#18 - JRL 7167
St. Petersburg Times (Florida)
May 5, 2003
An old Russian city looks to Florida for modern, innovative ideas
Note: This is made up, pretty much.
By HOWARD TROXLER, Times Columnist
ST. PETERSBURG, Russia - Officials of this historic and beautiful city announced Sunday that, after meeting with a delegation from their younger namesake city in Florida, they realized they were not so great after all.
A 43-member delegation from St. Petersburg, Fla., is taking a goodwill tour of Russia in connection with the 100th anniversary of its own incorporation and the 300th anniversary of its older Russian counterpart.
"As we share the spirit of kinship with our friends from the other St. Petersburg, we now realize our many failings," declared Jury M. Luzhkov, mayor of the Russian city.
"It's not enough just to be filled with fabulous treasures and a rich culture. We are losing valuable publicity to other cities, particularly Tampagrad, and we have got to get ourselves back on the map.
"It's a great day for the city of St. Petersburg," Luzhkov declared.
Flanked by members of the St. Petersburg (Russia) City Council, the mayor announced that from now on the city would be "open for business" for special attractions such as automobile races, huckster exhibitions and visits from tall ships. "All we have to do is break the ice to get 'em up the river," he said.
"What's more, there's a gambling ship being retrofitted somewhere in the United States - we can't say exactly where, of course - that will begin operations here any day now. We have agreed to turn over our city's port to it for many years without, of course, checking anything out. We are learning fast."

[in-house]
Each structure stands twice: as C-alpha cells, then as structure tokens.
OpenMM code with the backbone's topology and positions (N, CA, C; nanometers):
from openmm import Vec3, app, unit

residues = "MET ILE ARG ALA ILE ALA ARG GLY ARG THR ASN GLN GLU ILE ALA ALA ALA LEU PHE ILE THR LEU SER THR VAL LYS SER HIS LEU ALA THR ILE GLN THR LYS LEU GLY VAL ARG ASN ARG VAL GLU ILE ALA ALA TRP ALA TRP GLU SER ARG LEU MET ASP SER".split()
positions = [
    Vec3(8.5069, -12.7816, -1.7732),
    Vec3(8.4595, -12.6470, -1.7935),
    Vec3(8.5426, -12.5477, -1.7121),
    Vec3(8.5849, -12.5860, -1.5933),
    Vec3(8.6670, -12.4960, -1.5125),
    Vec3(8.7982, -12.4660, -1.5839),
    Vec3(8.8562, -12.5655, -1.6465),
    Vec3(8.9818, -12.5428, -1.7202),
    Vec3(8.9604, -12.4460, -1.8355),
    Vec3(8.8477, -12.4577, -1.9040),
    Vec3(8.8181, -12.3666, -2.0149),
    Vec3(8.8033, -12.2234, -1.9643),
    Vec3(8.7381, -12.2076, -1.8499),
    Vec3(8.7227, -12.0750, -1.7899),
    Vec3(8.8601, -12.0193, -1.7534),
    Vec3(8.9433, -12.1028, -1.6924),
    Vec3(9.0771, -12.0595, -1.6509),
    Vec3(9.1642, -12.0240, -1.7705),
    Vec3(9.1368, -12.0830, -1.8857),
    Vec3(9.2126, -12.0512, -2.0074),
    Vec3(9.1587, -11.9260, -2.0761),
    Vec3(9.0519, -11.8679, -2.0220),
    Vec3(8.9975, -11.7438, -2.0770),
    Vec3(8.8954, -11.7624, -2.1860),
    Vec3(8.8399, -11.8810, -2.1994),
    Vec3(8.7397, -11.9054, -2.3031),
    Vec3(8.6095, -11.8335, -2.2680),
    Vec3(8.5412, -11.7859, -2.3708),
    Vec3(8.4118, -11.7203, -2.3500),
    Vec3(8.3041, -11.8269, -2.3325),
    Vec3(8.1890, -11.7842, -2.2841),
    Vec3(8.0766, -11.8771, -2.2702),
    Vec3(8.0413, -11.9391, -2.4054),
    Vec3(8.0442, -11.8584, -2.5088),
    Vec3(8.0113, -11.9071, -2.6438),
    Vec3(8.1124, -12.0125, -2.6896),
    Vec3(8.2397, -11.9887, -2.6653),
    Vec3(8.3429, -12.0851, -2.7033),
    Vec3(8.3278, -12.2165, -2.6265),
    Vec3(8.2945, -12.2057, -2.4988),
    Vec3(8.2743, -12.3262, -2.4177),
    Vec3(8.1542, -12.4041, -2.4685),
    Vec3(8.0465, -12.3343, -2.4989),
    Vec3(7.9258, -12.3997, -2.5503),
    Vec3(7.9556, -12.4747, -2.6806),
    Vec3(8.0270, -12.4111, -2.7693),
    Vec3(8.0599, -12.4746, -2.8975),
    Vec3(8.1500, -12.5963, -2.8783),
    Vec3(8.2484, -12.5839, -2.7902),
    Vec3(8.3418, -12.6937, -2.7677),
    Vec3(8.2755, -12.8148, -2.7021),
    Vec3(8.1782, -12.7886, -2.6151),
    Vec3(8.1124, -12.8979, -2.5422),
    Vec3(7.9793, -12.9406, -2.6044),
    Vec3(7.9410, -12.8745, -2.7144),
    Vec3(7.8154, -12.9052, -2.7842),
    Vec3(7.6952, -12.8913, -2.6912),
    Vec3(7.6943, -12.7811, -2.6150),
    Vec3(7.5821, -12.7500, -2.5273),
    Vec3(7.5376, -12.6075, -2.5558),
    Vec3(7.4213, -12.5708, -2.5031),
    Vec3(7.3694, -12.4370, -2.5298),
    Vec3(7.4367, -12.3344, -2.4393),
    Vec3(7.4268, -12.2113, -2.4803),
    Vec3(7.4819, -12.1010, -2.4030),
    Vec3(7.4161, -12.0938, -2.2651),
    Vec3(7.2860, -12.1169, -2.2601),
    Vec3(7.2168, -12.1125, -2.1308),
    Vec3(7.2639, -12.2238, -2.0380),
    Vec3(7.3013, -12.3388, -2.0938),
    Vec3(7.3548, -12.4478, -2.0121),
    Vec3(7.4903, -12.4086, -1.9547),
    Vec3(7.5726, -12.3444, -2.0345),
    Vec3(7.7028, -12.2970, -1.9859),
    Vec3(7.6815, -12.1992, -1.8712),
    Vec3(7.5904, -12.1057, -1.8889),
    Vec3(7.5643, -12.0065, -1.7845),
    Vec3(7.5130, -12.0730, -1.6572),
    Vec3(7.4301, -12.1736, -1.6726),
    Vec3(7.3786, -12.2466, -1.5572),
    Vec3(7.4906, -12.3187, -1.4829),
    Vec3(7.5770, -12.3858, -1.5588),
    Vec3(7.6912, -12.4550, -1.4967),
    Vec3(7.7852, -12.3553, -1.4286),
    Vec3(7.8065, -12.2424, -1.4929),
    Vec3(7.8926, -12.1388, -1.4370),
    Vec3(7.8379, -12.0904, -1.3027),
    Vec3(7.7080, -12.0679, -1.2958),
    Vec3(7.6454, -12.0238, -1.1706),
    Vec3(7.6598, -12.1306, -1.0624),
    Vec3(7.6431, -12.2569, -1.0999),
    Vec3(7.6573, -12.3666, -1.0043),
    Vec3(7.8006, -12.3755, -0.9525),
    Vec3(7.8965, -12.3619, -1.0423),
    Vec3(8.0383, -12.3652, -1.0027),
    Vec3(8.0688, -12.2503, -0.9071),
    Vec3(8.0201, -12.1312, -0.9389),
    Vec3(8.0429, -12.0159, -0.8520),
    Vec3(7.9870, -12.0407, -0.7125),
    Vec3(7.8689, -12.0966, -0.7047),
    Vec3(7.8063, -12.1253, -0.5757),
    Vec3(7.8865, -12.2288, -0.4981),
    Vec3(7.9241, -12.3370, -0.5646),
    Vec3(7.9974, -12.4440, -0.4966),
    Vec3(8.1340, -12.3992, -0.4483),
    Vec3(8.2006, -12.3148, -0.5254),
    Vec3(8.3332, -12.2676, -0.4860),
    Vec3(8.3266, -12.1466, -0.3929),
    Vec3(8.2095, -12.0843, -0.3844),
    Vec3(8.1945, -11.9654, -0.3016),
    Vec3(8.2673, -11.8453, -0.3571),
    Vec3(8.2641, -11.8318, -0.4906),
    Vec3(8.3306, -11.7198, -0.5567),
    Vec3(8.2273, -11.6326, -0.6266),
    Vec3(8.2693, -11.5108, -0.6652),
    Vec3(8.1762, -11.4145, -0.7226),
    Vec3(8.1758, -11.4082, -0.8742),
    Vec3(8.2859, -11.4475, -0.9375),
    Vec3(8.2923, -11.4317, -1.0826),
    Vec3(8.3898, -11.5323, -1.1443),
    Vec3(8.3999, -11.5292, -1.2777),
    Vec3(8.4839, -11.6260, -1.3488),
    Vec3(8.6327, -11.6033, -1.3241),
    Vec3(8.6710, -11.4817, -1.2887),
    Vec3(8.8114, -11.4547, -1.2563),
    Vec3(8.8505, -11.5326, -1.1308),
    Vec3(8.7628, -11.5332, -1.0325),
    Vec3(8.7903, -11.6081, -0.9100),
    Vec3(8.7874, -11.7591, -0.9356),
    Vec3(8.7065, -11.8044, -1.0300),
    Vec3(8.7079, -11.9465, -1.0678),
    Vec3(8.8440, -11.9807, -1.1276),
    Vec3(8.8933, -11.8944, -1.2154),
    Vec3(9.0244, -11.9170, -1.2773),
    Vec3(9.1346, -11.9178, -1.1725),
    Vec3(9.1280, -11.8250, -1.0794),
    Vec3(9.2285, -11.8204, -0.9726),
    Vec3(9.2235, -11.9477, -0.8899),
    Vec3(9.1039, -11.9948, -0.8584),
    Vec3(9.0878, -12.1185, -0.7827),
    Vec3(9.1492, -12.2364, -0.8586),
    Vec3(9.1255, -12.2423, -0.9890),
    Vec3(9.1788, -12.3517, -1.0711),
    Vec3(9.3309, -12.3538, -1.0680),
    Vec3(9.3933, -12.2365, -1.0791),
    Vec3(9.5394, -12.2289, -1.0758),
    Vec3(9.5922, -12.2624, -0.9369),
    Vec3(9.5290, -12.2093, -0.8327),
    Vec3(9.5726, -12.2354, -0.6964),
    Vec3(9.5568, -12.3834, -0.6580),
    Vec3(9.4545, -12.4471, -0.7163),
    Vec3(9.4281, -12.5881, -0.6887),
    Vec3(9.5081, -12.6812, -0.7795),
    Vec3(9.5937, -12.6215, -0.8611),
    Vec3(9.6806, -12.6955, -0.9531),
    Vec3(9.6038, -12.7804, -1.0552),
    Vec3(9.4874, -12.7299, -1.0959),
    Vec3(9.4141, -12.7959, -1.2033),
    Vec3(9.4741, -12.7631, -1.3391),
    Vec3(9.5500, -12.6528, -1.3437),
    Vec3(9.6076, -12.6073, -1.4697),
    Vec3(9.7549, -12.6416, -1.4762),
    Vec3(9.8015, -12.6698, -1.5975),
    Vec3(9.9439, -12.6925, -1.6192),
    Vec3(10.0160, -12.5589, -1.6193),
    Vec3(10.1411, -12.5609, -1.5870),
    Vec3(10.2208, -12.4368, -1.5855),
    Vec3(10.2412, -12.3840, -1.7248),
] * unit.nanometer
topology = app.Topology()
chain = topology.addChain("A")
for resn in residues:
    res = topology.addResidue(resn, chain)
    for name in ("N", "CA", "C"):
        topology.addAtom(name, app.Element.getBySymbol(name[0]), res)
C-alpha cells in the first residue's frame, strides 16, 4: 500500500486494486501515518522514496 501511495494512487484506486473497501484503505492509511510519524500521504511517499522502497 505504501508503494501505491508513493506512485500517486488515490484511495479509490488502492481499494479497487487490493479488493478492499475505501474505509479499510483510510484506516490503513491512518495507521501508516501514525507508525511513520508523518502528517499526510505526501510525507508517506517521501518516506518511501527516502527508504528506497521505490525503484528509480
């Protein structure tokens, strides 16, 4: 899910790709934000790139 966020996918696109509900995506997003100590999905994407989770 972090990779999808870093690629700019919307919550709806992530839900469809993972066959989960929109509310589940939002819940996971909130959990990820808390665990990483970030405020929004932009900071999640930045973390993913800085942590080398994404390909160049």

The Russians announced a massive redevelopment program for their downtown, based on a series of tall, lookalike condominium towers, each sitting atop its own coffee shop or boutique. Some historic buildings will be torn down for the conversion.
"No more tired old stereotypes about all those bulby things on top of our buildings," a city official said. "Out with the old."
Last but not least, St. Petersburg will build a $140-million arena with tax dollars in hopes of luring a professional ice-fishing franchise, which is a popular competitive sport in northern latitudes. Several ice-fishing teams are threatening to leave their current cities unless they get better facilities.
"We believe our bid for an ice-fishing team is far, far better than Tampagrad's," the mayor explained. "When we build it, furthermore, we will make it as inconvenient as possible for them to come over."
Overall, the goodwill mission has proceeded smoothly. But a diplomatic incident was narrowly avoided when a member of the Florida city's delegation, Bill Foster, attempted to ban the drinking of vodka - by both sides - during the visit. The Americans were able to convince the Russians he was only joking in time to prevent his arrest.
In turn, the Americans were briefly offended at being invited to sit on a set of green benches in Red Square, until the Russians explained they had to be green to stand out in the snow. "We thought they were laughing at us for a second," explained Florida Mayor Rick "Sergei" Baker, "and, of course, that is the one thing we will not tolerate."
Some of the most valuable exchanges have involved education. The Russians are experimenting with the idea of taking a little money from all citizens and creating a system of so-called "public" schools. The Americans said this sounded like an interesting idea and they would recommend it to Florida officials.
The Americans heard a presentation by Ivan "Carl" Kuttlervich, the administrator of the city's local community college. During the meeting Kuttlervich announced that he had kidnapped the president of the University of St. Petersburg and was going to begin awarding four-year degrees at once. Later in the meeting, he annexed Estonia.
Despite their cultural differences, the Americans and Russians often have found common ground to bring them together, as when Luzhkov was reminiscing about the city's colorful past under the old Soviet Union.
"Sometimes we miss the good old days, when we could just take the editors of our newspaper, the St. Petersburg Times, out and have them shot," Luzhkov said.
"So do we," Baker said.